Now we are in the election campaign for the European and local elections. In Modena the party is running alone, with you as candidate for mayor. What is it like to navigate in open seas?

There is a strong push from below. The initiatives for the election campaign are decided in our meetings, the rank and file comrades are producing the posters that we use on the streets themselves.

Our programme highlights the often covert manner in which the Council has been transferring public resources to the private bosses, and we are also putting forward some proposals about how to turn this process around. We started out with the idea that even the Council budget is not neutral from a class point of view and in the process we have discovered some very interesting things.

Such as…?

For example, Modena Council hands out more than three million euros a year in direct aid to private businesses. Even bigger sums, around ten million euros, are used to subsidise interest paid by companies to the banks. So you get some businesses paying 1.5% interest, while common mortals taking out a loan for a house or a car have to pay four or five times as much. I could go on: they give help in buying land for industrial use at non-market prices, or for marketing expenses to promote trade fairs for local products. Why can’t this money go to workers to cut nursery fees and bills?

Another interesting point is the direction that policy took under the former municipal organizations. The management of these enterprises is a means whereby the PD can integrate better with capitalism. In Modena the big local company is HERA. Private organisations control 42% of its shares, including commercial banks such as Lazard and Pictet. HERA now does business beyond the local area. HERA and ACEA, for example, have gone into business together with Dyna Network, a company controlled by a finance institution based in Luxembourg. Why has it done this? In order to benefit from the liberalisation of the sale of gas decided by Bersani [PD minister in the former Prodi government]. For the same reason HERA, VNG – the German gas giant – and the Republic of San Marino have signed a letter of intent for the marketing of the gas that San Marino, which holds a stake in HERA, intends to buy from Libya.

All of this is happening behind people’s backs. Only the taking back into public ownership, i.e. the re-municipalisation, of HERA would make it possible to launch a plan to close down the refuse incinerator and replace it with door-to-door differential refuse collection, effective recycling and the processing of non-recyclable refuse by mechanical-biological treatment. Instead, following the logic of the market, we have a doubling of the incinerator’s capacity and you can be sure that they’ll be looking to treat as much special waste as possible, as it is more profitable to dispose of at free market prices, a nice profit for HERA shareholders but not for the health of the population.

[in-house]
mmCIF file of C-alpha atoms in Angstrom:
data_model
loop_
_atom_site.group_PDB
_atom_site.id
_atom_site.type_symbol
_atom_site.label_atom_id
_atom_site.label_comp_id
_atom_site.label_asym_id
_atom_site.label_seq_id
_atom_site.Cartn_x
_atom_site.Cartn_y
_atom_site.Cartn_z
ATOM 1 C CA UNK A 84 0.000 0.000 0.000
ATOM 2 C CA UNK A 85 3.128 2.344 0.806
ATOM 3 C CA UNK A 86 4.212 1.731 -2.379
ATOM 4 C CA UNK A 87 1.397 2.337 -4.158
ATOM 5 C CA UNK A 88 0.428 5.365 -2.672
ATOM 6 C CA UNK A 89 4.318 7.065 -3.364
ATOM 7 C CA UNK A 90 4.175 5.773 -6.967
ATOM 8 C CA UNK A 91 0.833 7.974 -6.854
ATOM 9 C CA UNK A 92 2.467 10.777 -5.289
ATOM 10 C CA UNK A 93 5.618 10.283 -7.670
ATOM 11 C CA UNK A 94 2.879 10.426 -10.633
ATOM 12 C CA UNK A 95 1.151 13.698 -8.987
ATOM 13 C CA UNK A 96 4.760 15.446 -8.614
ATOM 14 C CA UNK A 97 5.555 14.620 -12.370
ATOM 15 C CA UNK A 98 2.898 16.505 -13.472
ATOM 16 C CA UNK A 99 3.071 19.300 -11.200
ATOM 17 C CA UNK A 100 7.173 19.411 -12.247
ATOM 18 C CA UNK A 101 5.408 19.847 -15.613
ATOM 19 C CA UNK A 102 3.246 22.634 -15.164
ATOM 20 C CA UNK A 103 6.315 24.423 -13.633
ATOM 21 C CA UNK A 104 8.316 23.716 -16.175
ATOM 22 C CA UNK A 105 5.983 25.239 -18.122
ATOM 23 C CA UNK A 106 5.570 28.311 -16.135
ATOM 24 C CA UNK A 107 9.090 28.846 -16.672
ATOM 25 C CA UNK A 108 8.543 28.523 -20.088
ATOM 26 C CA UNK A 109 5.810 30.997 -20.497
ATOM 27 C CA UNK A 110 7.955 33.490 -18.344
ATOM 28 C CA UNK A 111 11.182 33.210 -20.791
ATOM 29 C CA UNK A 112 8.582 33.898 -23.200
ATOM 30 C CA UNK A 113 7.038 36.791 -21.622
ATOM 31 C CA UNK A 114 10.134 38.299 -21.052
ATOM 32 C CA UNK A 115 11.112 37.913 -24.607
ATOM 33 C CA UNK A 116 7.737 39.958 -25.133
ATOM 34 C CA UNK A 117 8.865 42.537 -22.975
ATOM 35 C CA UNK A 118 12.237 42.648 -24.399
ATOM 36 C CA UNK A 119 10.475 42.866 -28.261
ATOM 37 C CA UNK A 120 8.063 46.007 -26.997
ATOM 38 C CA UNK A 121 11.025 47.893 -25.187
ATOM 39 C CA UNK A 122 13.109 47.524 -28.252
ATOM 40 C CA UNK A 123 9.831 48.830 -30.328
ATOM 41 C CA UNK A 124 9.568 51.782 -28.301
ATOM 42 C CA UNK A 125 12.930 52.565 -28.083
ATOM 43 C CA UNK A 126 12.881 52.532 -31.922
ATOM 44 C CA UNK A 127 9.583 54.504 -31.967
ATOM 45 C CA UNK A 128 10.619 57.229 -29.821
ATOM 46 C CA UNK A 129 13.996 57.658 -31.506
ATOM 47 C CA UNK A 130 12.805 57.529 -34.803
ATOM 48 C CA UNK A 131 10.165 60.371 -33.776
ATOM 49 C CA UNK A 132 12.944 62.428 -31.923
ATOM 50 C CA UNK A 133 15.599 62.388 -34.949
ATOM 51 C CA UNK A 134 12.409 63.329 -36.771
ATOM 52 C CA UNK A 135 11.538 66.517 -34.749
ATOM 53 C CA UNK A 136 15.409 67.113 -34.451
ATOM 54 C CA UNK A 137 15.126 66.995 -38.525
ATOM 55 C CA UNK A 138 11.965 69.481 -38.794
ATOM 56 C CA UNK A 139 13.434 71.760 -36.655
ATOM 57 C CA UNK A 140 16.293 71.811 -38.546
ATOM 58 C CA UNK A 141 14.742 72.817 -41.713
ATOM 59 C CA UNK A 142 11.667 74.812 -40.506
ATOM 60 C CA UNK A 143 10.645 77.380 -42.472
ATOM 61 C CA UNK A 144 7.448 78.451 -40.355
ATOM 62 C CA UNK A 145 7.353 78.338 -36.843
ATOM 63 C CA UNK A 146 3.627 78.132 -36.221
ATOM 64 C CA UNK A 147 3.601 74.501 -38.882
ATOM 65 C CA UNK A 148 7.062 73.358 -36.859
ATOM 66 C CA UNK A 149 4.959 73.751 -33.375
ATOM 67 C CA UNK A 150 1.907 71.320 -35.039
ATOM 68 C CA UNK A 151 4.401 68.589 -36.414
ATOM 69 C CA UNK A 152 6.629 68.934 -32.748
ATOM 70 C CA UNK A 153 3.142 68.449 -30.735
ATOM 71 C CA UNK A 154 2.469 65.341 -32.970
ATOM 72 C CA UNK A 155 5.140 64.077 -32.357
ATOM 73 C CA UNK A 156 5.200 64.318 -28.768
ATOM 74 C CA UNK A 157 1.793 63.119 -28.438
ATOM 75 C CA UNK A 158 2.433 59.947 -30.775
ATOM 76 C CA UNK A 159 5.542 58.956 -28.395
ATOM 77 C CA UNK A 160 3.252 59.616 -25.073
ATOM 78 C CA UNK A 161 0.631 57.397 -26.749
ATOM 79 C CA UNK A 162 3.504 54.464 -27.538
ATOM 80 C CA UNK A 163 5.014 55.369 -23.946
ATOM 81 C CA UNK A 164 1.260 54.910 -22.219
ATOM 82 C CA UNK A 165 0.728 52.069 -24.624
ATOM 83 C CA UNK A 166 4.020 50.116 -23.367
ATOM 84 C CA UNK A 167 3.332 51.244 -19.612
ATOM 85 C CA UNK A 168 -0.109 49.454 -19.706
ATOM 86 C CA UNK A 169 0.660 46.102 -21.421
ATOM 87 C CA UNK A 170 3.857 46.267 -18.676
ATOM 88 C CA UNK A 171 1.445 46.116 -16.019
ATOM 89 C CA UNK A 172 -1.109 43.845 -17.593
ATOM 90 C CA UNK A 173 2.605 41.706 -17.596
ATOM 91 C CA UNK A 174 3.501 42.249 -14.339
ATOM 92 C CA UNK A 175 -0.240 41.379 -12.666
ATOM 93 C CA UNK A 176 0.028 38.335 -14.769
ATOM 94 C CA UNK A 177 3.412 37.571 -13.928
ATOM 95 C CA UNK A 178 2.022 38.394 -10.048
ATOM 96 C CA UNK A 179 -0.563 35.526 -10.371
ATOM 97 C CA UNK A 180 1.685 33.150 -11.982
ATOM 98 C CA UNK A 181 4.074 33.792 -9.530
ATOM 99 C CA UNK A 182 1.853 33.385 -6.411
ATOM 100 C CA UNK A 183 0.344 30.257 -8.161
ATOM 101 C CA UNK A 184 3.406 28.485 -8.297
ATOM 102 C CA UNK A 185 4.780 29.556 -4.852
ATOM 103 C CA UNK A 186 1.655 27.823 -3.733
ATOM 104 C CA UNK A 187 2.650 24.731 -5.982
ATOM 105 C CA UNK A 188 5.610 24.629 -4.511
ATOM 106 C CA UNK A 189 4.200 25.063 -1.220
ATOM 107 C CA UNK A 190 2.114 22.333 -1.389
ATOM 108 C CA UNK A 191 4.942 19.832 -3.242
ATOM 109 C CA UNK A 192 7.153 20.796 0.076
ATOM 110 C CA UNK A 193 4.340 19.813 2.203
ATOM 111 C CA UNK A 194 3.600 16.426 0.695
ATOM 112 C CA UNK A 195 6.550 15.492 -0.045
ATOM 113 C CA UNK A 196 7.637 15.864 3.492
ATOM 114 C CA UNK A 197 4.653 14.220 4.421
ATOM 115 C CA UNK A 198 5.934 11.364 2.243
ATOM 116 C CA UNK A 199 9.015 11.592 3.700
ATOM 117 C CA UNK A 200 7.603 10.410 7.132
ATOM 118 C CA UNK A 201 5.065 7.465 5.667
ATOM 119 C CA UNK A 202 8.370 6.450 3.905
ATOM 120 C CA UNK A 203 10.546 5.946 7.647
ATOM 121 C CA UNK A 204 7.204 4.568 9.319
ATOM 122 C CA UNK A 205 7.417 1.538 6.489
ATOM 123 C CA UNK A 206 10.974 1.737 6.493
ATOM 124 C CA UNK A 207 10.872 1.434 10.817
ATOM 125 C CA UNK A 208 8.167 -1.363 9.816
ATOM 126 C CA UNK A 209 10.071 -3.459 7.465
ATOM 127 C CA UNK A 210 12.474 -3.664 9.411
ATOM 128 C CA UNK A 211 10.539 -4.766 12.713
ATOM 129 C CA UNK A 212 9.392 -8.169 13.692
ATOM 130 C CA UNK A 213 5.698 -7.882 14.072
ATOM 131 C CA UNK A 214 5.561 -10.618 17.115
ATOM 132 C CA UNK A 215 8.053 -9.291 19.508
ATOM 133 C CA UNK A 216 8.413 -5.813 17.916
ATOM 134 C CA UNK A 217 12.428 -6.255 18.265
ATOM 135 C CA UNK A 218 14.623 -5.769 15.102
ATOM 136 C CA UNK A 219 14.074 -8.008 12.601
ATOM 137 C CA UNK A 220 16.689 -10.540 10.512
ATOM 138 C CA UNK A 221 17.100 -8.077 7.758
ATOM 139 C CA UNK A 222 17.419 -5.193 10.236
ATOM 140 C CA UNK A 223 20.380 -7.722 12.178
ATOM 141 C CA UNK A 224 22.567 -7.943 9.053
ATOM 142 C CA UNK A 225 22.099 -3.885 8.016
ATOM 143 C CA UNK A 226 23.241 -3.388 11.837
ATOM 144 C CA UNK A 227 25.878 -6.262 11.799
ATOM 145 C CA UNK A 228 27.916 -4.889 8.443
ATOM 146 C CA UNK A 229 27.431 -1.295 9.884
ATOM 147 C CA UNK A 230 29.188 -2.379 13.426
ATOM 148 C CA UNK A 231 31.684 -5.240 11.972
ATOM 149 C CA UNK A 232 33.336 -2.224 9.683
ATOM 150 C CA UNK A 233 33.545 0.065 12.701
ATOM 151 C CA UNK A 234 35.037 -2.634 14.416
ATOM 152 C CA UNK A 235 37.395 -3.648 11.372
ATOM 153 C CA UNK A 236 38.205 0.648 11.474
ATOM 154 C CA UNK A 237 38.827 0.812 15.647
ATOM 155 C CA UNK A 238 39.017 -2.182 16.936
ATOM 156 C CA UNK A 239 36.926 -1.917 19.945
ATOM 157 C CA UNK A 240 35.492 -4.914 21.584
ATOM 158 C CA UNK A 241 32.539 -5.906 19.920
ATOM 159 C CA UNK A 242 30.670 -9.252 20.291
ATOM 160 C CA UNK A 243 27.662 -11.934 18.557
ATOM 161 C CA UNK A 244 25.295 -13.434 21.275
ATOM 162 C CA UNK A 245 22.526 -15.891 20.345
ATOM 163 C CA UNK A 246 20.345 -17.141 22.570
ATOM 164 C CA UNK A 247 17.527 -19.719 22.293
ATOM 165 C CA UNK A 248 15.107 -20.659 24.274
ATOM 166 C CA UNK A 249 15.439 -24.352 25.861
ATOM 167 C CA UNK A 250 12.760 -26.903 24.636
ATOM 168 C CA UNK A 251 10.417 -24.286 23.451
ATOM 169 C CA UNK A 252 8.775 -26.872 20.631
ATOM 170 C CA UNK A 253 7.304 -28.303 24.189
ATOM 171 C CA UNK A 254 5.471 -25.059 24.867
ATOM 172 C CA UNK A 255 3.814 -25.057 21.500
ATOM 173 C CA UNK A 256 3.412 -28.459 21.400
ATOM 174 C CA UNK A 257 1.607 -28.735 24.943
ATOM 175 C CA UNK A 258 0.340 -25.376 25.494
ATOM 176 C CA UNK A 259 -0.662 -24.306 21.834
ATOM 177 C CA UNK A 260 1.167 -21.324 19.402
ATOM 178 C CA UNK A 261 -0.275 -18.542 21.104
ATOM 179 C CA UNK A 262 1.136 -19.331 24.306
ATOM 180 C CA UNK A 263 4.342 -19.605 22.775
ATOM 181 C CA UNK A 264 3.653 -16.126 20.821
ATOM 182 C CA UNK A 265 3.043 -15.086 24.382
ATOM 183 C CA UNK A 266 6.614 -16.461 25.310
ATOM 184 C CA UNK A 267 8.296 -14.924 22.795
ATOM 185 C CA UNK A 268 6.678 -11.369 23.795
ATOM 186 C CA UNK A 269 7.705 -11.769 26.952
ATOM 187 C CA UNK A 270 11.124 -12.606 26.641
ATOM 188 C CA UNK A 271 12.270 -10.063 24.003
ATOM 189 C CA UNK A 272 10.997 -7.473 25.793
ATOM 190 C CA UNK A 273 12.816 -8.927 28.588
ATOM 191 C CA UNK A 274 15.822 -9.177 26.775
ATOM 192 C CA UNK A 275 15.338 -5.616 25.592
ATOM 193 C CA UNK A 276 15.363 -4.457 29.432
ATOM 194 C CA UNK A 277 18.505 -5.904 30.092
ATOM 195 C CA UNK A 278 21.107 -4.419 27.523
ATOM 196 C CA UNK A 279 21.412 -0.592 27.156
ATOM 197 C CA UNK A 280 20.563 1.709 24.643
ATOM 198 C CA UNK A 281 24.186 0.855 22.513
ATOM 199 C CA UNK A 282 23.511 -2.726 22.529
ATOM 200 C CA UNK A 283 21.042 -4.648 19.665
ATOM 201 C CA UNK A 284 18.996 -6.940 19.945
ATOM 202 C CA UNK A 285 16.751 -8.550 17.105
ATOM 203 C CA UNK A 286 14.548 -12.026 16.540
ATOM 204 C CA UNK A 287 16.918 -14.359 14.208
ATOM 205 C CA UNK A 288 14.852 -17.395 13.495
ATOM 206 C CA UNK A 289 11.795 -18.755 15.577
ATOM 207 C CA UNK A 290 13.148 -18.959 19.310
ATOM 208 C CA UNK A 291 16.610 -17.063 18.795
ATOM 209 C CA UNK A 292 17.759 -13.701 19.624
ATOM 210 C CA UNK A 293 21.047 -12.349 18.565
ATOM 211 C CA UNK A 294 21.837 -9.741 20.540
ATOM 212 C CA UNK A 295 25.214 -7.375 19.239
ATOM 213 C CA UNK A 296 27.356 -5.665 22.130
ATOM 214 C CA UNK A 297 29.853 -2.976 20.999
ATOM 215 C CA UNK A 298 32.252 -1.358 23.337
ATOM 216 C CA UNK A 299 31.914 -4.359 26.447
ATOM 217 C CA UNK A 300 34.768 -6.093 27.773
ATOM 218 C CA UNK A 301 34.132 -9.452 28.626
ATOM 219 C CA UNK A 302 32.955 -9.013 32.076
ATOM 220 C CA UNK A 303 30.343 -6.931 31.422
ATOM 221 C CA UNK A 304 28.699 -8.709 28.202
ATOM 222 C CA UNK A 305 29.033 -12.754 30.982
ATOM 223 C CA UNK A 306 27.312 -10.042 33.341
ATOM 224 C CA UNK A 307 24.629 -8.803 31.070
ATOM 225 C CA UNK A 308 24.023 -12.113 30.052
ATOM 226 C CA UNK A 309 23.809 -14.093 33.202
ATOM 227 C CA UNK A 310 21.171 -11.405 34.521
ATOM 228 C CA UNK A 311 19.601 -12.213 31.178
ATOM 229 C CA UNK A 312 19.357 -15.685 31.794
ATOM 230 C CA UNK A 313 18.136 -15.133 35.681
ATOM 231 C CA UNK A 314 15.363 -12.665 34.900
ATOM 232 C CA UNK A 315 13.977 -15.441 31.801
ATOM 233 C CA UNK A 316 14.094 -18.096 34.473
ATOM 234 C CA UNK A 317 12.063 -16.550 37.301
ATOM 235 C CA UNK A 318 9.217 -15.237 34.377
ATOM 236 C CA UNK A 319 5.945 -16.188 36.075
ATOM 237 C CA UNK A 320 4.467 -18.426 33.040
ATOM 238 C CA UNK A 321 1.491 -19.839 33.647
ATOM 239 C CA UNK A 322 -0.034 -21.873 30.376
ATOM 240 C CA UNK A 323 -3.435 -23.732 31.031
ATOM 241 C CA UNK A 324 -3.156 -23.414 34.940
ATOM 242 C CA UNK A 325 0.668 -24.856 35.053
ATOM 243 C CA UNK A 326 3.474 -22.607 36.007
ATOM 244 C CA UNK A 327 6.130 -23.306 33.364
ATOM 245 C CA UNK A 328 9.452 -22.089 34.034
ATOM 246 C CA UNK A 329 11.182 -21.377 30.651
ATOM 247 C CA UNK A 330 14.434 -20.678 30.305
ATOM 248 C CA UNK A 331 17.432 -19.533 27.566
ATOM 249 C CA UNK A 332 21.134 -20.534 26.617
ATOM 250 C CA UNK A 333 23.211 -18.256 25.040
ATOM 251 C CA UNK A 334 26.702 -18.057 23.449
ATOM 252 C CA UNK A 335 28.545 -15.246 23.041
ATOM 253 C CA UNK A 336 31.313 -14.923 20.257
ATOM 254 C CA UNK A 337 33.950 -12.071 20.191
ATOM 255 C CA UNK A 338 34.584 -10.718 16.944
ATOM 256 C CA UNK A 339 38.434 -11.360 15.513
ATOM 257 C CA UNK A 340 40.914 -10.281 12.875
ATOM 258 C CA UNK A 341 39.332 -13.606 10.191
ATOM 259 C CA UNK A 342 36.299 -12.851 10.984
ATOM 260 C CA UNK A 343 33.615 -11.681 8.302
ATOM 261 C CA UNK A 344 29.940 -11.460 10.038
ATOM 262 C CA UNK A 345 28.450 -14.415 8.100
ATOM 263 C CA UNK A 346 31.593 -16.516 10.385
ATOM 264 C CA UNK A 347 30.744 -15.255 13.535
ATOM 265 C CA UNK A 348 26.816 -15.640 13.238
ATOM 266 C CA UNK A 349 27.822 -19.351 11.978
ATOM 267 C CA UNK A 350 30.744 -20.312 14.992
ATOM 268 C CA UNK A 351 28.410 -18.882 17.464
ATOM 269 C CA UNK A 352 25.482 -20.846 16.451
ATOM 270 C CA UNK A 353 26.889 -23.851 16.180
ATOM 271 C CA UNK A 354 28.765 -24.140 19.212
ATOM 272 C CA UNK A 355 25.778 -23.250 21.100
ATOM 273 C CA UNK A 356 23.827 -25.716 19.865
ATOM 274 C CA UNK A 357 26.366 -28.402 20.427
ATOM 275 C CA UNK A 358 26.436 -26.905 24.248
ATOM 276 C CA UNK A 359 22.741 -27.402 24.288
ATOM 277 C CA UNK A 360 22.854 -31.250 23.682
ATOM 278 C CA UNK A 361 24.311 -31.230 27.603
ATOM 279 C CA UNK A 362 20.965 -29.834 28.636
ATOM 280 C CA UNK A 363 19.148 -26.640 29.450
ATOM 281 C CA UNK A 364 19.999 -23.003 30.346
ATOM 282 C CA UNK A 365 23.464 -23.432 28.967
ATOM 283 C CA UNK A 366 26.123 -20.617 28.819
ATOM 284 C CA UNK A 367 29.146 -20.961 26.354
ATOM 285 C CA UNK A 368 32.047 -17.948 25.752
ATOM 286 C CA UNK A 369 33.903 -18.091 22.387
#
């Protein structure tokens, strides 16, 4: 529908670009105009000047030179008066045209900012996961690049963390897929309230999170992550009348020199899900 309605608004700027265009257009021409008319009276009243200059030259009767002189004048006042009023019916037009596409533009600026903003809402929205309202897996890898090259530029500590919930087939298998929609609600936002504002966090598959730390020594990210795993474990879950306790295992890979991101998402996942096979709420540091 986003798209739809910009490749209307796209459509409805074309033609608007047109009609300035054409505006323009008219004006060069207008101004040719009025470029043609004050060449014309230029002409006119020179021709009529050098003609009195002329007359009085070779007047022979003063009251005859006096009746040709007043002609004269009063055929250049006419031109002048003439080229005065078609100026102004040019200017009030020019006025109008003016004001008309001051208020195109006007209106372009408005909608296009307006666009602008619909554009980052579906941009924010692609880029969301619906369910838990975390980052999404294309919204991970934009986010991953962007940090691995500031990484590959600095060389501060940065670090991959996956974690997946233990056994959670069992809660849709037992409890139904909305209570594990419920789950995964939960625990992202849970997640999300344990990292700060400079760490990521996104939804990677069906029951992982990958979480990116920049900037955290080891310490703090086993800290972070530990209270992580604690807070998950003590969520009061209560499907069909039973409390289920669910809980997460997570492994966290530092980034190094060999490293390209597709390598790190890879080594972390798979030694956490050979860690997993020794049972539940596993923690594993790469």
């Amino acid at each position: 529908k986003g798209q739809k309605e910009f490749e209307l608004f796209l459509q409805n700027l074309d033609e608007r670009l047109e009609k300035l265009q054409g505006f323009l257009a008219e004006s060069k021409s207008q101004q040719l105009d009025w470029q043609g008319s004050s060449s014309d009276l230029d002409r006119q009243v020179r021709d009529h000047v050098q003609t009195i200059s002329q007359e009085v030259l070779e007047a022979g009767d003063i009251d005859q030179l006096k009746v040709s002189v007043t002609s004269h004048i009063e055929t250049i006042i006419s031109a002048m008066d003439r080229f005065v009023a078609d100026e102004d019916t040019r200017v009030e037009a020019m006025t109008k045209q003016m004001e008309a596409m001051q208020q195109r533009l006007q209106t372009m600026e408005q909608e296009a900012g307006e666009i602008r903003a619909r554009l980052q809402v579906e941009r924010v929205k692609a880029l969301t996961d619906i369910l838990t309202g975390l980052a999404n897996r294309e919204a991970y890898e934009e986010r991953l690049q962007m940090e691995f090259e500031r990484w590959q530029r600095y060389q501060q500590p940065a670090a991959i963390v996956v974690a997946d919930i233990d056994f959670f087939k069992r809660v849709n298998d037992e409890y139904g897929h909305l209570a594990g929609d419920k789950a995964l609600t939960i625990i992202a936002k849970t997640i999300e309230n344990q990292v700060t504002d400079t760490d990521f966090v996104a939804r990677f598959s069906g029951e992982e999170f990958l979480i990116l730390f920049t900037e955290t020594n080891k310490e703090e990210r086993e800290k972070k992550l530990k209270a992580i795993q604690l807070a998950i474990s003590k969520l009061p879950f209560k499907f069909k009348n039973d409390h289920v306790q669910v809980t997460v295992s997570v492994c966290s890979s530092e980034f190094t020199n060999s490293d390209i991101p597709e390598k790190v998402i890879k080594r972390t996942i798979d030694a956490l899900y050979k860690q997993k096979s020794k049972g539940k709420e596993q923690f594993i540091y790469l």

A debate is raging nationally about security on the streets. What about Modena?

Modena is no exception; the PD and the PdL [Berlusconi’s party] are making it their main issue. The mayor has issued a shameful by-law against begging on the streets, has legitimised the so-called “Citizens’ Security Committees”, and has even accused the right-wing government of not doing enough. Recently three members of the committees stood as candidates for the Lega Nord [the Northern League, a reactionary, racist right-wing party that stands for greater autonomy and even independence for the North of Italy] and another for a centre-right civic list. The PD is running along behind the right at breakneck speed.

The PRC in Modena is fighting against the criminalisation of immigrants and against the town being militarised with the excuse that there is an increase in petty crime. In any case, figures provided by the local police reveal a fall in petty crime and an increase in extortion and the penetration of the mafia into the construction industry and other sectors. This is why we are calling for the banning of sub-contracts and while other parties are calling for an extra 25 police officers on the streets, we answer that there should be an extra 25 work inspectors.

To make the neighbourhoods more liveable we do not need policemen, we need places for people to meet and above all public housing for everyone. But while 1500 families are on the waiting list for a council house and about 10,000 homes stand empty, the PD has launched a multi-million euro scheme to give a facelift to some of the squares in the town centre. There idea is to do up the elegant parts of town and leave the working class areas to fend for themselves. We say that the money for these schemes should be spent on a public housing programme and that the Council should buy, or if necessary requisition, the empty homes.

What criteria did you use in drawing up the list of candidates?

It is a list of candidates made up of industrial workers, office workers and teachers. There are ten or so shop stewards, from the engineering (Ferrari, Sirti) to the textile industries (Simint), trade union activists from Terim, Maserati, and the social services. There are also quite a number of workers on temporary contracts and there are students active in the struggle against the Gelmini [Minister of Education] reform. We represent a real slap in the face for the “caste”! We will be acting as mouthpiece for the class struggle and the ideas of communism.